Les loved me as I am--broken bits and all. He was intimately aware of the dark, shadowy corners of my soul. They didn’t scare him one bit. When I warned Les early on that I had a lot of personal baggage relating to my childhood but that I would do my very best not to unpack it and to leave it sitting around to trip him with, Les gathered me into his arms and said, “Don’t worry about your personal baggage Jaq. I love you and I will help you carry it.” And he did.
   I was nineteen years old before I ever heard or saw my mother laugh. I grew up believing I had no sense of humor. Les brought humor and laughter into my very soul. He used it as a torch to shine into those dark, shadowy corners and light me up inside. So let me share with you now some of the funnier moments of our life together.
   When Les returned to me in February 2011 he proposed to me and we finally got to snog at last! He lived at Cloudhouse—which became our house—for three and half weeks, settling in and making himself at home—which it was. Everything we each owned separately we gave to one another. All things became “ours” not mine or his. I only had the first week of his stay off and then I had to go back to work. Les did dishes, laundry, and cleaned house without being asked and without my expecting it. One day I arrived back home and the following conversation took place:

"I even oovered."
"You what?"
"Oovered--you know--did the oovering."
"I'm sorry darling but I don't know what that is. Say again???" (To me it sounded like he was saying Oeuvre as in the French word for eggs. I was hard pressed to connect eggs with housekeeping!)
"You know with the vacuum--I done the vacuumming."
"OHH! Hoovering. We don't call it hoovering over here; call it that and Yanks will think you mean 'hovering'."
"Huv-a- ring--what's that then?"
"You know--when you hang about over someone."
"OHH! You mean haahvering." We laughed ourselves silly at our cultural differences and it was pointedly brought home to me that I am the one with the accent.

                     Les riding my broomstick at Cloudhouse, July 2011


On another occasion Les was waiting for me to fly over in May of 2011 to spend three weeks to be sure living on a boat was going to work for me before we returned to the States to get married. A friend gave us a lovely wedding gift of some funds with which they wanted me to purchase a trousseau. After thinking it over I called Les and asked about how to spend the money, and the following conversation took place:
 
"I thought perhaps rain gear would be a good thing to buy." Les was quiet for a moment on the other end of the phone. I could see Dear Sir turning his head slightly, staring off into the distance and thinking about what I have just said.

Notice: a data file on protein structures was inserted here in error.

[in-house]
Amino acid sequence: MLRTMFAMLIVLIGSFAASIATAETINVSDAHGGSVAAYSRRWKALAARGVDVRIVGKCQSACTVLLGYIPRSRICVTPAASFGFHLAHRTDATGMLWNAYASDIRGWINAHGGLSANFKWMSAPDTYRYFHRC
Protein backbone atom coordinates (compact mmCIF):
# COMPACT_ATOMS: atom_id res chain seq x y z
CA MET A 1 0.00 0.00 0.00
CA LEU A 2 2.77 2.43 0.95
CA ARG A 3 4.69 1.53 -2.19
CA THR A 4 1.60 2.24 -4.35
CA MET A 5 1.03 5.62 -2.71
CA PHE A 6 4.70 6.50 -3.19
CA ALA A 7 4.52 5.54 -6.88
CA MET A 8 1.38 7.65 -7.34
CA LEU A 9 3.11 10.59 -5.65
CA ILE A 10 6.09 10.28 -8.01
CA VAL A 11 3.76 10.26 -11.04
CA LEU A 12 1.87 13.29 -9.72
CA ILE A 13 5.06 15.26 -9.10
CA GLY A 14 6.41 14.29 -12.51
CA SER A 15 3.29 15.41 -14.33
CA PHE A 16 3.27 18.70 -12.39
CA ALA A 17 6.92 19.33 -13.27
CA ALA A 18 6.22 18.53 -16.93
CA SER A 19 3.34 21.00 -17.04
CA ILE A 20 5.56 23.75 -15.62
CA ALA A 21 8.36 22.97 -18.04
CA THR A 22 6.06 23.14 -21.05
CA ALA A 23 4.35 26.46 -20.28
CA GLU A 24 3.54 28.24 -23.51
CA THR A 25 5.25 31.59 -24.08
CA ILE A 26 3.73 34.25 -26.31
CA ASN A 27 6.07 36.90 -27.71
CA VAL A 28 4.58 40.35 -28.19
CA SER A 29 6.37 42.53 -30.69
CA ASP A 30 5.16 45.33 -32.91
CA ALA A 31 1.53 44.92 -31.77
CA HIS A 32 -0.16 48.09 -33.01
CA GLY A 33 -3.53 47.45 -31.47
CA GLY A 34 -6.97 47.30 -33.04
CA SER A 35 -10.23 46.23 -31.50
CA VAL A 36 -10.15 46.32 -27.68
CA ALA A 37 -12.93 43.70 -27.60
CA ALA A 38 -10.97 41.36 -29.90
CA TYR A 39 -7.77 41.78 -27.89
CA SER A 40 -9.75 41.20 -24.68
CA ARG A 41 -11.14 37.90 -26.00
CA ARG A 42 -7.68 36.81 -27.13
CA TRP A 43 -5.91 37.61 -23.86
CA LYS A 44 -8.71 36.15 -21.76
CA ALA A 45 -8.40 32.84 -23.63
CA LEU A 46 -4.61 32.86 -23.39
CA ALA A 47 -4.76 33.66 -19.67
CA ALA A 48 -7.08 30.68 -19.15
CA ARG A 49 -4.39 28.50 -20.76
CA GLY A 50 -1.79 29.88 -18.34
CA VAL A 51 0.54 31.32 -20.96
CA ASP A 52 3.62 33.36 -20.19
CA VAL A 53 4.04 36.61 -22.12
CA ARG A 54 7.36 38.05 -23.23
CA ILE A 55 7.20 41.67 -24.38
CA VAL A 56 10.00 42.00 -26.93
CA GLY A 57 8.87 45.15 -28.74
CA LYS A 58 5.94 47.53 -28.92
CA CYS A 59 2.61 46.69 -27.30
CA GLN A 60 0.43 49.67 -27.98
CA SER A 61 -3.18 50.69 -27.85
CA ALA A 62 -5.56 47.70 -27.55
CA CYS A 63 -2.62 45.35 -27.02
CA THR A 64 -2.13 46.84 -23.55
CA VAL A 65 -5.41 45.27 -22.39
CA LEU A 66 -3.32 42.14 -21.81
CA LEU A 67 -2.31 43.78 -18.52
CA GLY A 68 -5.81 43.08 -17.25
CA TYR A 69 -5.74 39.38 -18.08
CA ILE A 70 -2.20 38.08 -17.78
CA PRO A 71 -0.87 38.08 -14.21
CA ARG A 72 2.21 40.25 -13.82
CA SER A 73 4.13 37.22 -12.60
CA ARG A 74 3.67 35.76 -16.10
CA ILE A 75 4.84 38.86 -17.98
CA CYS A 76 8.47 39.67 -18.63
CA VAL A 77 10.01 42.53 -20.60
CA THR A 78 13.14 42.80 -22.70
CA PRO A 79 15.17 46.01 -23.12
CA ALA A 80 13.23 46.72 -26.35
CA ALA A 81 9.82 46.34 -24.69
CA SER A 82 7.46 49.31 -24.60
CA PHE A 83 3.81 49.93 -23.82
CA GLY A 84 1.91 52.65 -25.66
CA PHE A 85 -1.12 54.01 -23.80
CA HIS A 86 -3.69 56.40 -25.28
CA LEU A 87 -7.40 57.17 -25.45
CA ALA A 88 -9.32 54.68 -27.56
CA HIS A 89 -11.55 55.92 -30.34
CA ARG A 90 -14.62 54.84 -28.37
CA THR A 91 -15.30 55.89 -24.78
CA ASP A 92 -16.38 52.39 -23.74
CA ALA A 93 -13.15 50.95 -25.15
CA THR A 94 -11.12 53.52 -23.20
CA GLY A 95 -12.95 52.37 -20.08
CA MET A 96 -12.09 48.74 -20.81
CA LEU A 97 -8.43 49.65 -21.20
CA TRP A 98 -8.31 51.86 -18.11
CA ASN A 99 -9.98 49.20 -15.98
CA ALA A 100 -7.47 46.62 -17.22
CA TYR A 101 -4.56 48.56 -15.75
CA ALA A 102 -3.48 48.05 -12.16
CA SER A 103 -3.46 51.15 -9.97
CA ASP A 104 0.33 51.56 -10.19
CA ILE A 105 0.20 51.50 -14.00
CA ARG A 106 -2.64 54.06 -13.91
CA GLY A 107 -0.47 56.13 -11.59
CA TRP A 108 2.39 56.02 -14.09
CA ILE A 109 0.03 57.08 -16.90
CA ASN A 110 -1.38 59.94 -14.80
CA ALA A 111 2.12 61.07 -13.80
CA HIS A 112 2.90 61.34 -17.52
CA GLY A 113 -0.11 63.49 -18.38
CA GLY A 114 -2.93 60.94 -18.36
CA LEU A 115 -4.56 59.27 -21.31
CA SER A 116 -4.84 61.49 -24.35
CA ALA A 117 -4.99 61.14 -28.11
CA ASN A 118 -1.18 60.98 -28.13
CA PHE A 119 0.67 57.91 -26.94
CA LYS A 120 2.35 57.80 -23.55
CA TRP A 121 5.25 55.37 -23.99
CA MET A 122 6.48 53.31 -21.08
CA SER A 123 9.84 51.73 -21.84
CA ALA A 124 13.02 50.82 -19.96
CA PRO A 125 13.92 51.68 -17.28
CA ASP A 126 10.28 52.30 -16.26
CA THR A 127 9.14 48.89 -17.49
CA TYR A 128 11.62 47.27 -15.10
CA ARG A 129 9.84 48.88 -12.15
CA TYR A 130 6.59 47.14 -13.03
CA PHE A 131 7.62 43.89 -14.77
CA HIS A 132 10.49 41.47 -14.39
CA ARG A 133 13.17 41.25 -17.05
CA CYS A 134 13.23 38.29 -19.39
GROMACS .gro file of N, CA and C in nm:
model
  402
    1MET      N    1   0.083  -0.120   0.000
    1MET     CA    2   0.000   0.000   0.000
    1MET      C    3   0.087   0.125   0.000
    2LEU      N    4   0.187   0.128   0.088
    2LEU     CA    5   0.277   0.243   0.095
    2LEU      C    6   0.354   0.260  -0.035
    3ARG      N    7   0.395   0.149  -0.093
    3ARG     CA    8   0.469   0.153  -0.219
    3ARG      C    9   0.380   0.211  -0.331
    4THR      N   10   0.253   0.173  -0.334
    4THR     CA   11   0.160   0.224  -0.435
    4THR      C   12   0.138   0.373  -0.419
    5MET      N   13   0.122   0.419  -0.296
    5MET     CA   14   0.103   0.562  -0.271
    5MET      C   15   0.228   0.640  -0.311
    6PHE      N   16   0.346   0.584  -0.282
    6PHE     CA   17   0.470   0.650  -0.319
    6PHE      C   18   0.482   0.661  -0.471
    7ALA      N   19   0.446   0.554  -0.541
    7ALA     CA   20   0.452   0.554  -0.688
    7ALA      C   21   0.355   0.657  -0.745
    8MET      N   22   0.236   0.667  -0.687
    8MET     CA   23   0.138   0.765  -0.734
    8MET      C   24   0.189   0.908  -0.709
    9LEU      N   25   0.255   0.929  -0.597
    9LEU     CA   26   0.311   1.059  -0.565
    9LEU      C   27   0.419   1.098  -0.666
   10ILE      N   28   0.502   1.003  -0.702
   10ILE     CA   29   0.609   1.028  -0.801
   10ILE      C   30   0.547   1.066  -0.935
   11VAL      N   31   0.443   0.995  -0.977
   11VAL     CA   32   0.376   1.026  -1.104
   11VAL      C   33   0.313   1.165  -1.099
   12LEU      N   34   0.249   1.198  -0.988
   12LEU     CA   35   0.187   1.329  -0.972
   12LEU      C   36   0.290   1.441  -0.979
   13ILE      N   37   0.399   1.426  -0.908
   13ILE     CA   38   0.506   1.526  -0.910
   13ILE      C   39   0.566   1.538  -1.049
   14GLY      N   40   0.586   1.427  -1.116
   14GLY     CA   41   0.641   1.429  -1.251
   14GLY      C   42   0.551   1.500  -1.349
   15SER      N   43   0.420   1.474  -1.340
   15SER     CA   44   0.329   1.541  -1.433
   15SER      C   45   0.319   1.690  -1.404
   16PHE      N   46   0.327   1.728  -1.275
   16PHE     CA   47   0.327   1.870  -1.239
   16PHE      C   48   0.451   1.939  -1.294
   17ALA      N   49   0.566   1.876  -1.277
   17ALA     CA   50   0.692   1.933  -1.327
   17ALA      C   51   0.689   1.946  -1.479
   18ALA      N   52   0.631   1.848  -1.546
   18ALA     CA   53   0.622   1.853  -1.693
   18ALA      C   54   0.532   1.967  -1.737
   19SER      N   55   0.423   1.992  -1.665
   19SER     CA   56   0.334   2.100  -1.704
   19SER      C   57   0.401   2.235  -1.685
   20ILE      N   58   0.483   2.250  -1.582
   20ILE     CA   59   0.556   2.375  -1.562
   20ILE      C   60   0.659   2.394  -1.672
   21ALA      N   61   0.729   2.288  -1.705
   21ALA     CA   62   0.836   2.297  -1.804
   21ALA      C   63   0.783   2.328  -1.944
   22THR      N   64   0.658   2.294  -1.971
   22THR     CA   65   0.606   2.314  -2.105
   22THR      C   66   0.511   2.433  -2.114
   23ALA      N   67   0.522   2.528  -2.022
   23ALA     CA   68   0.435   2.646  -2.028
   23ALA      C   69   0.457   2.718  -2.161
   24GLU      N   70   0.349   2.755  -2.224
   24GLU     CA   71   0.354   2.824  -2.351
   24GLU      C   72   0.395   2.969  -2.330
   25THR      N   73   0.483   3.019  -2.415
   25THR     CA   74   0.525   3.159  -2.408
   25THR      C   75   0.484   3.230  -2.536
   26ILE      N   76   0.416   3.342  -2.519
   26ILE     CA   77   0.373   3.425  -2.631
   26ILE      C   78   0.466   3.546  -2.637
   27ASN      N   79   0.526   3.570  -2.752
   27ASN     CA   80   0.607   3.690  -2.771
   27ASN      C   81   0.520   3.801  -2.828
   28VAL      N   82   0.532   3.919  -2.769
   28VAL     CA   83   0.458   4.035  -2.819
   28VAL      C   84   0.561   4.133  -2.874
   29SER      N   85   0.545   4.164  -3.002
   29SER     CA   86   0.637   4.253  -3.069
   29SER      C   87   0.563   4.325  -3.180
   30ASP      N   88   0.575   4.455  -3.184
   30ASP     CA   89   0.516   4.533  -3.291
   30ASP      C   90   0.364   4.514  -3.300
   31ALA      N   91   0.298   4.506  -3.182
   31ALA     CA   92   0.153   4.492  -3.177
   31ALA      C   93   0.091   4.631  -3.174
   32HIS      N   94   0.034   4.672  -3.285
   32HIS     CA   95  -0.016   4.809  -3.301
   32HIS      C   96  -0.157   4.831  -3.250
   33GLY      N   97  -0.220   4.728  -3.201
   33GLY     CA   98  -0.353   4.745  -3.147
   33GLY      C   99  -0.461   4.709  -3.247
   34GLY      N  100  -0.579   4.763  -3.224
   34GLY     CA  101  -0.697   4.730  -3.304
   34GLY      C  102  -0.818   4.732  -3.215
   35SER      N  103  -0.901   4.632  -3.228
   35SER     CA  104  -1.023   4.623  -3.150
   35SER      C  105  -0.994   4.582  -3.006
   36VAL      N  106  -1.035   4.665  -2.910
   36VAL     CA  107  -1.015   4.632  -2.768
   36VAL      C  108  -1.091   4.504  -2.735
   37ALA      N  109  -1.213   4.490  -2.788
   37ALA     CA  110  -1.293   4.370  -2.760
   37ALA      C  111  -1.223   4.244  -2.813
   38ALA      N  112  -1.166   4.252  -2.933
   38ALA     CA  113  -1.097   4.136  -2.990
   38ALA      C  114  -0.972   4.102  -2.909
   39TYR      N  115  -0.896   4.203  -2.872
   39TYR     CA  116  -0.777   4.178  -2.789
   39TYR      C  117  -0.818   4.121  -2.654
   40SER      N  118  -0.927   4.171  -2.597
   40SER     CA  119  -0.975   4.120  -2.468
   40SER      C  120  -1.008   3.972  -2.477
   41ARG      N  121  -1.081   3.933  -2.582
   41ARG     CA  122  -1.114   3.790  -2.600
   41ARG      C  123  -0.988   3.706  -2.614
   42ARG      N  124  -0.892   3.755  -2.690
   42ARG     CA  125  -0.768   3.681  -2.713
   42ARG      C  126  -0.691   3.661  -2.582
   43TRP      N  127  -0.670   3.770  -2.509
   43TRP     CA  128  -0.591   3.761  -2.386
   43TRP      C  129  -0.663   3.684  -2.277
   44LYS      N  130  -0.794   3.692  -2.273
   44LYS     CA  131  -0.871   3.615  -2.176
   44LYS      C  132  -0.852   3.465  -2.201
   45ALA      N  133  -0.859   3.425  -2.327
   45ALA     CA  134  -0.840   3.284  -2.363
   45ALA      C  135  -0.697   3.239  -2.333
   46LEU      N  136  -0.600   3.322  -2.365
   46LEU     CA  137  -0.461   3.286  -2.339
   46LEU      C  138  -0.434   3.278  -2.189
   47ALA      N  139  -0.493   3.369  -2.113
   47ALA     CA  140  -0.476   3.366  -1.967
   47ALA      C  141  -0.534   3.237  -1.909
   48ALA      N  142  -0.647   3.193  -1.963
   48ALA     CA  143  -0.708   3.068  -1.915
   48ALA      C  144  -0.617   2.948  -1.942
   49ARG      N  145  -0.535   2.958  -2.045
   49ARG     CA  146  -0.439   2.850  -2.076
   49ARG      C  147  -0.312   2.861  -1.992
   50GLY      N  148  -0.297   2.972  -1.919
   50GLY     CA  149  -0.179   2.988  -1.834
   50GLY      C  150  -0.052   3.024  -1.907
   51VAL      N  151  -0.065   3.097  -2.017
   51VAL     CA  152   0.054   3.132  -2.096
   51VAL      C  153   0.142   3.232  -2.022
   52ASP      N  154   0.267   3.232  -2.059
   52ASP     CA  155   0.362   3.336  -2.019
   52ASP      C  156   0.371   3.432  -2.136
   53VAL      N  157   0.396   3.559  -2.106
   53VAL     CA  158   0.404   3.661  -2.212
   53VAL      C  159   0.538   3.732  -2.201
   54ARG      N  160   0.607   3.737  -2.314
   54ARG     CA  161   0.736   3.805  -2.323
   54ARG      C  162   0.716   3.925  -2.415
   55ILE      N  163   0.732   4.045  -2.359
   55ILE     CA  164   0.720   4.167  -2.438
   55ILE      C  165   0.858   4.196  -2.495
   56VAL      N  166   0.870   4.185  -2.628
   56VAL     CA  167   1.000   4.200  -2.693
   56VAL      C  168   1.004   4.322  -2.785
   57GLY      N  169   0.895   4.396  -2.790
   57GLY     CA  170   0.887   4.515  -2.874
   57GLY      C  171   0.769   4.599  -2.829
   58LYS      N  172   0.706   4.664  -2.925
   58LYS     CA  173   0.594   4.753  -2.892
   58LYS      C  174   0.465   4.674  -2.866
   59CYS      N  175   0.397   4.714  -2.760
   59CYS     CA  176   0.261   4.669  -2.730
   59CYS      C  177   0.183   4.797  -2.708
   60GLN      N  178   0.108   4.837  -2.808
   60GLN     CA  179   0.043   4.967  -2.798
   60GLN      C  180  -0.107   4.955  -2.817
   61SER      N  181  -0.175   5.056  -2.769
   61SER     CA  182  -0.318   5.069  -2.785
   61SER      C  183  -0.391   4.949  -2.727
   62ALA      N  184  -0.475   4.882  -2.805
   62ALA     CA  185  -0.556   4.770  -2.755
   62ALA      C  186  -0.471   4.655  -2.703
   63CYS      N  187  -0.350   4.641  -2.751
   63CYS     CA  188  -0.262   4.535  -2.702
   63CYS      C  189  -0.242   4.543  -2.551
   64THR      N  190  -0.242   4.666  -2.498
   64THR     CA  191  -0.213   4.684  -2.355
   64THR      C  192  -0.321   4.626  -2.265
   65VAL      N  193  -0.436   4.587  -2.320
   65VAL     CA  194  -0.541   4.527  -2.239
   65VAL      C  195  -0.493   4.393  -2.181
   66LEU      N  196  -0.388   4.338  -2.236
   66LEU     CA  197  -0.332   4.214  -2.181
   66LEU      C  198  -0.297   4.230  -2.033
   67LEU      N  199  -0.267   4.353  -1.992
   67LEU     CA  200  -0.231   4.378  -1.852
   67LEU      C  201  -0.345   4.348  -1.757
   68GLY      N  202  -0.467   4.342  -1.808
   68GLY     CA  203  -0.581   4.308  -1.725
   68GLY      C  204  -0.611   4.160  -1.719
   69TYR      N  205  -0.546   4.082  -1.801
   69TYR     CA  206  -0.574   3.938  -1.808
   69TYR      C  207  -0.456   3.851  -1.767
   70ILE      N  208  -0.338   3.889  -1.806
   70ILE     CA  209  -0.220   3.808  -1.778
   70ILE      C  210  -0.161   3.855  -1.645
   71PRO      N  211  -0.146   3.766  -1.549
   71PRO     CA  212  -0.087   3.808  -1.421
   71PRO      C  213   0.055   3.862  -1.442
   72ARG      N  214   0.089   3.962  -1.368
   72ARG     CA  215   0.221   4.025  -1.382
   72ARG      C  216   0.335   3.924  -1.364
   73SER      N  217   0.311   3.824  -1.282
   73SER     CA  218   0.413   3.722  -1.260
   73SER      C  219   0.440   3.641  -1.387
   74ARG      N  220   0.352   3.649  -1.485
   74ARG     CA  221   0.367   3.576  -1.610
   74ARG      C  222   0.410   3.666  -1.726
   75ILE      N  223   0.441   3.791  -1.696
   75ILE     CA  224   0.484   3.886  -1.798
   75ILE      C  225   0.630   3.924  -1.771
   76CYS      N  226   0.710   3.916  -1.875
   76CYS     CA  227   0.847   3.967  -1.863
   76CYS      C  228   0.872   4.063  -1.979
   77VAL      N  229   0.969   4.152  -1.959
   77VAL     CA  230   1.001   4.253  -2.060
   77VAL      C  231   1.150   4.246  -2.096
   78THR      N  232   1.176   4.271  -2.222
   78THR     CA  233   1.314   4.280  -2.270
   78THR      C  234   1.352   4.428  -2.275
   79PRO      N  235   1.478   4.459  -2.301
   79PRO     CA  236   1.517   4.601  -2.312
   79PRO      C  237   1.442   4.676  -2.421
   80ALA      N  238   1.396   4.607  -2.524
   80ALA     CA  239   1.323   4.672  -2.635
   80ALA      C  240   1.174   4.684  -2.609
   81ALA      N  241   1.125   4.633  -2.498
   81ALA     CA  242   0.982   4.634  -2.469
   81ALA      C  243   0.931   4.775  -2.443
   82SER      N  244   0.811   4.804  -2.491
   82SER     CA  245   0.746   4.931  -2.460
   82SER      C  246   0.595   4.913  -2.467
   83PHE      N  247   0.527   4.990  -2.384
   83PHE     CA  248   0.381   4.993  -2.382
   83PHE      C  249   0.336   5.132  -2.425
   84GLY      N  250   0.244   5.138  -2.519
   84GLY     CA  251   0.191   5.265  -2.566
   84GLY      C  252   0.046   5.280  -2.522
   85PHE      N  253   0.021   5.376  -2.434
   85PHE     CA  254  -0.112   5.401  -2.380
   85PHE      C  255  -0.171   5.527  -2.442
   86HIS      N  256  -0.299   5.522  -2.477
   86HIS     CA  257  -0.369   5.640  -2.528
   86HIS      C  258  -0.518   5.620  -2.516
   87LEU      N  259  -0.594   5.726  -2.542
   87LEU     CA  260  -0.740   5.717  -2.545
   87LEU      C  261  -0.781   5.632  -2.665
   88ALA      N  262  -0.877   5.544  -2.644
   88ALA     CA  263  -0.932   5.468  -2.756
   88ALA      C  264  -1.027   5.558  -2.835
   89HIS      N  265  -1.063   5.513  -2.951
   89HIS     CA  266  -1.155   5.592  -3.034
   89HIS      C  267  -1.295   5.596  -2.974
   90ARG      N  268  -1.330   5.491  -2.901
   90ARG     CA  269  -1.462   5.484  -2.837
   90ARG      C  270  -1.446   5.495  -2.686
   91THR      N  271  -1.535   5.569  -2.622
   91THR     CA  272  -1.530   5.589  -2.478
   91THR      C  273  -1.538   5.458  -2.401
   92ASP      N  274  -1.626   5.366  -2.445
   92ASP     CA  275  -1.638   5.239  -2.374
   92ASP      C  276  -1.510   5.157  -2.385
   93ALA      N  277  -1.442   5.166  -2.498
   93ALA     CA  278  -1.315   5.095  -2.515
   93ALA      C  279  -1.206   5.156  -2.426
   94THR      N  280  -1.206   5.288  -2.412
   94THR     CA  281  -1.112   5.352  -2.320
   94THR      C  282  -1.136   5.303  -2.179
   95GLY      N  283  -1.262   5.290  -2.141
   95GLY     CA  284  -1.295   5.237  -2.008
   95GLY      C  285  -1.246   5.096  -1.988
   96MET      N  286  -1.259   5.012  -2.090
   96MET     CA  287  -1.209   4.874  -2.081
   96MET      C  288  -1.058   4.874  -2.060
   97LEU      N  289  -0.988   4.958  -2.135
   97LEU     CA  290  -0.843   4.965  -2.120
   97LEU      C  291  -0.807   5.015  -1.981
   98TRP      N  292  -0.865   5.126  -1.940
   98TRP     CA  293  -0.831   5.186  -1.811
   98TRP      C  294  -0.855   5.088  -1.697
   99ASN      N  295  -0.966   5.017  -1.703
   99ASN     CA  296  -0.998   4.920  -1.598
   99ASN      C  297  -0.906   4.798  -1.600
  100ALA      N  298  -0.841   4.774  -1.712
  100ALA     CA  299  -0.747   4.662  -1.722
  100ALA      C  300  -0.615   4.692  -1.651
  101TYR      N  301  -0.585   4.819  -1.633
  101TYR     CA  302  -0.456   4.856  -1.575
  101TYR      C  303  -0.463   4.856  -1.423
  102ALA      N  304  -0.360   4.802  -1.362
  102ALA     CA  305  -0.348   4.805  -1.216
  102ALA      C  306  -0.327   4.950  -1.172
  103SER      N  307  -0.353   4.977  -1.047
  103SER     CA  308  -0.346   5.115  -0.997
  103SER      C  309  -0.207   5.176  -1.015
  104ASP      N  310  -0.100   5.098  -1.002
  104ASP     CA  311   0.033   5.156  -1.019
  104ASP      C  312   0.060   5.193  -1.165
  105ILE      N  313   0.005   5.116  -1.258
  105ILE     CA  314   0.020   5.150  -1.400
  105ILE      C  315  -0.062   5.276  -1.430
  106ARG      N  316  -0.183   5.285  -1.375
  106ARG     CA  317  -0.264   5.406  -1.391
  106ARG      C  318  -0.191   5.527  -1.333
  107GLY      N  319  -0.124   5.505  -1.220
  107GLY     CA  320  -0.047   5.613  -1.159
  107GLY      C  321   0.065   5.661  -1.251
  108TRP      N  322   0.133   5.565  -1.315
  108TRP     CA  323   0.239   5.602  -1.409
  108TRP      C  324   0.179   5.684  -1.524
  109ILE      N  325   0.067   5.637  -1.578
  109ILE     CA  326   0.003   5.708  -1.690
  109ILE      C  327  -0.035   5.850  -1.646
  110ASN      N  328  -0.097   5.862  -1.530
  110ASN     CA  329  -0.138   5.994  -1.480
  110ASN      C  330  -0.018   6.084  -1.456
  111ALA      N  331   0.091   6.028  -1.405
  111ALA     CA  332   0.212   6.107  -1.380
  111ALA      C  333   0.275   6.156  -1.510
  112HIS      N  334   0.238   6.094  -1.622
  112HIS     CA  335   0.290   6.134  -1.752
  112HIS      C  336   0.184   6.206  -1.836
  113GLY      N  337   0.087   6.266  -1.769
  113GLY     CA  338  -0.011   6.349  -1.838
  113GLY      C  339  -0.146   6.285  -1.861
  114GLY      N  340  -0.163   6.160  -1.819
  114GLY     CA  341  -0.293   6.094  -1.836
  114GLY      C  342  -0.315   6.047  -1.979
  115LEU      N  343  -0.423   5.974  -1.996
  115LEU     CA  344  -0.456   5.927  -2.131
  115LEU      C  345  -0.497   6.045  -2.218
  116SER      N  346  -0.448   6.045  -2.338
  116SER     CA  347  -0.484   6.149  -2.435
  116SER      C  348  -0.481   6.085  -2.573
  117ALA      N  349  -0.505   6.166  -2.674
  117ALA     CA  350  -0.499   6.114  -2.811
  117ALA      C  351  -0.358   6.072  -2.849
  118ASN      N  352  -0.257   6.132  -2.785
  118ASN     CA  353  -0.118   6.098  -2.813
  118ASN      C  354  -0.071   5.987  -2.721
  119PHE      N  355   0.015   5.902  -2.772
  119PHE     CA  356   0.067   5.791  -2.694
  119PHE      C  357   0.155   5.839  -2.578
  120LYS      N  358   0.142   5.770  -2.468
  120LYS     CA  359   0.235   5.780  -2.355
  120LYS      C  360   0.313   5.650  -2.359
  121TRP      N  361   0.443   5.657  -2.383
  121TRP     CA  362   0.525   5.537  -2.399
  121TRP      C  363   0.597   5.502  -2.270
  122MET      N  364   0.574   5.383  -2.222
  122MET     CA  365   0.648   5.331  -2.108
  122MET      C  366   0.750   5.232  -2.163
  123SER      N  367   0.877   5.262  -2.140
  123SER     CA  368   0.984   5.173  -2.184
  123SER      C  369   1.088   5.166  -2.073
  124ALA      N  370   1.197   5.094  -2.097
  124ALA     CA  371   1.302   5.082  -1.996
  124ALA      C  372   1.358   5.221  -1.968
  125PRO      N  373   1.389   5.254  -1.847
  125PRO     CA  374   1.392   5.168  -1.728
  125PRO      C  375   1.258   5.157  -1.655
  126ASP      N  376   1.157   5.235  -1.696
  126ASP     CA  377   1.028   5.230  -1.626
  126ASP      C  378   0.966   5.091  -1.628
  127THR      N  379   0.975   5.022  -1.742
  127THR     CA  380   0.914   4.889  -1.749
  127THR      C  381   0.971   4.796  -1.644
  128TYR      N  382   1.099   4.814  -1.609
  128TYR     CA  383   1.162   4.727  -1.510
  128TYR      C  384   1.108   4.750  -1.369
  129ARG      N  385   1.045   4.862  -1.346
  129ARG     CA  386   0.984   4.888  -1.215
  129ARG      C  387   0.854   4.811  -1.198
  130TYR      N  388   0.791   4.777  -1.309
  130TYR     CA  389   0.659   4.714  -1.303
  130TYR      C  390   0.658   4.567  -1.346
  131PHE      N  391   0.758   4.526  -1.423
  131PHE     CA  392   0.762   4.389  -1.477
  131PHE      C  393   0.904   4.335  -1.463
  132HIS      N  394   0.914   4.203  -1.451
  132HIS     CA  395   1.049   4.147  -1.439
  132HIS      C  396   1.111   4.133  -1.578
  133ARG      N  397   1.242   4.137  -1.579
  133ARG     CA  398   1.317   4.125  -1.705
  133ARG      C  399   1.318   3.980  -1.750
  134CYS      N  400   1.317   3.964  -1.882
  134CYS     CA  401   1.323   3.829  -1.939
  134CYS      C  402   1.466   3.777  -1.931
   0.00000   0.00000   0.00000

"Sorry darlin' what was that?"
   "I said I thought rain gear would be a good thing to buy with the money."
   "Say again please? I don't think I'm hearing you correctly."
   "RAIN GEAR--r-a-i-n- g-e-a-r--I thought rain gear would be practical," by now I am wondering what on earth he thinks I said. I mean I know I am the one with the accent but still...Les' booming laughter fills the phone receiver.
   "Oh God I thought you were saying reindeer." We giggle hysterically.
"That's right baby--love me, love my reindeer. We Alaskan women are VERY attached to our reindeer. I'm not sure what we will do with the carcass after we butcher it but we can keep it on the roof of the boat and cross that bridge when we come to it.

    When I finally did fly over in May of 2011 to be with Les on the boat I was exhausted after a ten hour flight and all the happy crap one goes through at Customs to get into another country. I found myself finally in his arms at 10:45 p.m. A half an hour later Kevin dropped us in the dark at a bus stop on the highway and I was following this British bloke with a torch into the woods! NB Valerie was moored up at Cassiobury Park.
   Now this next story is rather racy so you can cover your children’s ears if you must but I think it is good for children and young people to know that no matter how old someone is they are never too old for romance, passion and sex. All three are and should be a part of a loving relationship.
   Les and I were so enthralled to be together again, and as lovers who have been apart are wont to do we peeled each other’s clothes off and fell into a frenzied bout of passionate love making as the boat rocked in the darkness. Caught up in the moment, Les forgot about the solid oak cupboard at the foot of the bed, and while raising himself up on his arms, the corner of the cupboard buried itself in his forehead.